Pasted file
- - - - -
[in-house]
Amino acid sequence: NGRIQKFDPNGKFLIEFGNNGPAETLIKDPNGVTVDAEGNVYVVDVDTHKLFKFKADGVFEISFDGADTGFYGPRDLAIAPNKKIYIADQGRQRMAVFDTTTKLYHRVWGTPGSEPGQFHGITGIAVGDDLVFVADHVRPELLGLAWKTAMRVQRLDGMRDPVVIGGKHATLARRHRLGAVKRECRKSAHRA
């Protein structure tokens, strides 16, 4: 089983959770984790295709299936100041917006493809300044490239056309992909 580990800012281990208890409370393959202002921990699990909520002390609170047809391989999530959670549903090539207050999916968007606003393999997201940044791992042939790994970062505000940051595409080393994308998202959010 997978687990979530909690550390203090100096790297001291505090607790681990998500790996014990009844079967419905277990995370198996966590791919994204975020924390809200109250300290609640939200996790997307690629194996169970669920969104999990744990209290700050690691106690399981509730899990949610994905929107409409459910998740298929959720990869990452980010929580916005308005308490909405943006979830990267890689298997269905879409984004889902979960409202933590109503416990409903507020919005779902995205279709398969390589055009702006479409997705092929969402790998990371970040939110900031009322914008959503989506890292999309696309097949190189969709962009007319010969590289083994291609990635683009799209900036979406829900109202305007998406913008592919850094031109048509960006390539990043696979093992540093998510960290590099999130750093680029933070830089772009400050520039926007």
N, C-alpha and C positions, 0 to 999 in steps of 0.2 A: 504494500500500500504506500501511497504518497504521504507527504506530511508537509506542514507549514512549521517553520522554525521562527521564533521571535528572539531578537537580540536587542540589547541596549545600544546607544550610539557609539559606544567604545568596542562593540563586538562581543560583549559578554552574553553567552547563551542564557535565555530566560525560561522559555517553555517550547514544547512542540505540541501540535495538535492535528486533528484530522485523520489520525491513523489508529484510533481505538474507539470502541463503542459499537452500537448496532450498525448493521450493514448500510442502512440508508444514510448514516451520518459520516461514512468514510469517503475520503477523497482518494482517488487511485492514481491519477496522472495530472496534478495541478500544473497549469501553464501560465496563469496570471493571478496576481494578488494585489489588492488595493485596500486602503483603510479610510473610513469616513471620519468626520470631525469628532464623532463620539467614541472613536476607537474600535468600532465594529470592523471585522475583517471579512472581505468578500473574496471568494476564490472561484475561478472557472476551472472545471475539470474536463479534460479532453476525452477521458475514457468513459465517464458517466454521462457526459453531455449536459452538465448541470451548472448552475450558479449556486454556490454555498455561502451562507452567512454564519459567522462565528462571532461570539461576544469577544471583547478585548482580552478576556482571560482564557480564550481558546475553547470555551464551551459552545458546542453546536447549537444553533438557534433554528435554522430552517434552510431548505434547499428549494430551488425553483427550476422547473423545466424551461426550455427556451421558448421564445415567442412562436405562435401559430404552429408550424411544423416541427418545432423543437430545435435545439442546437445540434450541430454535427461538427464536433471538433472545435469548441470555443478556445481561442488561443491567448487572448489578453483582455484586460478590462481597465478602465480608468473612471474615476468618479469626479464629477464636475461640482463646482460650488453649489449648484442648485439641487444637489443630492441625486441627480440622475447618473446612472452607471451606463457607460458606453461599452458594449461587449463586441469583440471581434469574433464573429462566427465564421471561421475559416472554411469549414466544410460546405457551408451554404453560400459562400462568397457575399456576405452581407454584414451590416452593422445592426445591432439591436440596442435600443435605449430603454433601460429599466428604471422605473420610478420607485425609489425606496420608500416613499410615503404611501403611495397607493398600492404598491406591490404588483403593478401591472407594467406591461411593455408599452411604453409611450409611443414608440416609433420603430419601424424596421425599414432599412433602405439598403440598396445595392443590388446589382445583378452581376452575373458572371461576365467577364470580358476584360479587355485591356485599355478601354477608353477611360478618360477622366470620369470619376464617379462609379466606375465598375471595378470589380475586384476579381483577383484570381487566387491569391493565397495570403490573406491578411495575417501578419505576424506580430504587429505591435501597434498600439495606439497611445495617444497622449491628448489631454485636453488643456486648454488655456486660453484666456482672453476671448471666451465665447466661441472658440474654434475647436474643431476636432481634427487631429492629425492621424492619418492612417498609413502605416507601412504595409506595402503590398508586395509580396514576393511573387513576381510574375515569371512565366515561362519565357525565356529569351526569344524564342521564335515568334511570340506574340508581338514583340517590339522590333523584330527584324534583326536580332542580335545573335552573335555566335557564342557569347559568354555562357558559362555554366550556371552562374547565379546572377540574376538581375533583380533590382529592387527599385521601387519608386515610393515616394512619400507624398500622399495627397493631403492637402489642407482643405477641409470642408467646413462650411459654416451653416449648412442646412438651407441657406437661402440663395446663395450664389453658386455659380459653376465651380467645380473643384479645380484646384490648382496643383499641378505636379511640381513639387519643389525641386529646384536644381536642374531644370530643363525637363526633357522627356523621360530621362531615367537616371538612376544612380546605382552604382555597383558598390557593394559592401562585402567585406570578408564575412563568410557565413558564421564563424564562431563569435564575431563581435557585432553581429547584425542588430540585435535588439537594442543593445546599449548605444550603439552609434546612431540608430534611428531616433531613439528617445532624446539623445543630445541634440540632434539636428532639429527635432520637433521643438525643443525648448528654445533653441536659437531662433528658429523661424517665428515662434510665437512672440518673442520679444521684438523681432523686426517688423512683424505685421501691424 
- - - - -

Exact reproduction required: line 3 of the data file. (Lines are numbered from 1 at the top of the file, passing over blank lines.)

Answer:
């Protein structure tokens, strides 16, 4: 089983959770984790295709299936100041917006493809300044490239056309992909 580990800012281990208890409370393959202002921990699990909520002390609170047809391989999530959670549903090539207050999916968007606003393999997201940044791992042939790994970062505000940051595409080393994308998202959010 997978687990979530909690550390203090100096790297001291505090607790681990998500790996014990009844079967419905277990995370198996966590791919994204975020924390809200109250300290609640939200996790997307690629194996169970669920969104999990744990209290700050690691106690399981509730899990949610994905929107409409459910998740298929959720990869990452980010929580916005308005308490909405943006979830990267890689298997269905879409984004889902979960409202933590109503416990409903507020919005779902995205279709398969390589055009702006479409997705092929969402790998990371970040939110900031009322914008959503989506890292999309696309097949190189969709962009007319010969590289083994291609990635683009799209900036979406829900109202305007998406913008592919850094031109048509960006390539990043696979093992540093998510960290590099999130750093680029933070830089772009400050520039926007």